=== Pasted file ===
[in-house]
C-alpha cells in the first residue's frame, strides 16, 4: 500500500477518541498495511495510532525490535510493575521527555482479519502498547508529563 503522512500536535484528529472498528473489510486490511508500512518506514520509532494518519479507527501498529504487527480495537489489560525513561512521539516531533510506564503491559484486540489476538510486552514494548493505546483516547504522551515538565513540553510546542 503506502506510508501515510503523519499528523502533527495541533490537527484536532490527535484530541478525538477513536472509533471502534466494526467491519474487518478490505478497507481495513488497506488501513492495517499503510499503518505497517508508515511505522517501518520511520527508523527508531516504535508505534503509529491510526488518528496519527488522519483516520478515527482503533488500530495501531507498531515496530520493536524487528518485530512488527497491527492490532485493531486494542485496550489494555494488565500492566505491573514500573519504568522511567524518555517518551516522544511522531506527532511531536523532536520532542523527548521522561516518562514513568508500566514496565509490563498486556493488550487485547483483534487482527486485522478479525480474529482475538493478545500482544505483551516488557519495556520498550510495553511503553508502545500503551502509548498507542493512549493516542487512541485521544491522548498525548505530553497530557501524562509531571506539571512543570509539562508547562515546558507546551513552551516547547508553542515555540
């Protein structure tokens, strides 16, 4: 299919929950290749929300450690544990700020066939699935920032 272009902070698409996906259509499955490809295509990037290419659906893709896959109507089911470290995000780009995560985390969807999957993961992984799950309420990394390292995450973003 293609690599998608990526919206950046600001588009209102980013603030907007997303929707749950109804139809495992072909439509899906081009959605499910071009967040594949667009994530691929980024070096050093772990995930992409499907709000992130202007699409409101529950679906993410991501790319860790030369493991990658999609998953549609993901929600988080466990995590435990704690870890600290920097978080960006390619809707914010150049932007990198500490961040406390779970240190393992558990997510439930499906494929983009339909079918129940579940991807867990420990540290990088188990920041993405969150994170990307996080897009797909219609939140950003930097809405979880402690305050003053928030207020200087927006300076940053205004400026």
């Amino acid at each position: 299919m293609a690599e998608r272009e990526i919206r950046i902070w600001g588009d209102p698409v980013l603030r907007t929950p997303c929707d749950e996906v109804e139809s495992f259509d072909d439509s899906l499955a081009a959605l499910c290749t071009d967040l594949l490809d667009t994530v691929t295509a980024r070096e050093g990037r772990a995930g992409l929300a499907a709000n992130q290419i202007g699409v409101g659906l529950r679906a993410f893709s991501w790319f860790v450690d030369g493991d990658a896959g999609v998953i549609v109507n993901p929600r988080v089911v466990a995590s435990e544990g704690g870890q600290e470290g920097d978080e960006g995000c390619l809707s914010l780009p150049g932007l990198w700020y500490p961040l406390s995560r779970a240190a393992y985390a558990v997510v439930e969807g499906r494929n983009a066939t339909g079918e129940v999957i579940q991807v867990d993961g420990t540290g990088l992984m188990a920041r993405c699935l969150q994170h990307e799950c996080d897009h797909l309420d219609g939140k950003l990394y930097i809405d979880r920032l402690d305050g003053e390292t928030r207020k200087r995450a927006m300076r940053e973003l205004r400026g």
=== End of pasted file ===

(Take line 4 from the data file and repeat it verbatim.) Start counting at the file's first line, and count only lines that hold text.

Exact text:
């Amino acid at each position: 299919m293609a690599e998608r272009e990526i919206r950046i902070w600001g588009d209102p698409v980013l603030r907007t929950p997303c929707d749950e996906v109804e139809s495992f259509d072909d439509s899906l499955a081009a959605l499910c290749t071009d967040l594949l490809d667009t994530v691929t295509a980024r070096e050093g990037r772990a995930g992409l929300a499907a709000n992130q290419i202007g699409v409101g659906l529950r679906a993410f893709s991501w790319f860790v450690d030369g493991d990658a896959g999609v998953i549609v109507n993901p929600r988080v089911v466990a995590s435990e544990g704690g870890q600290e470290g920097d978080e960006g995000c390619l809707s914010l780009p150049g932007l990198w700020y500490p961040l406390s995560r779970a240190a393992y985390a558990v997510v439930e969807g499906r494929n983009a066939t339909g079918e129940v999957i579940q991807v867990d993961g420990t540290g990088l992984m188990a920041r993405c699935l969150q994170h990307e799950c996080d897009h797909l309420d219609g939140k950003l990394y930097i809405d979880r920032l402690d305050g003053e390292t928030r207020k200087r995450a927006m300076r940053e973003l205004r400026g």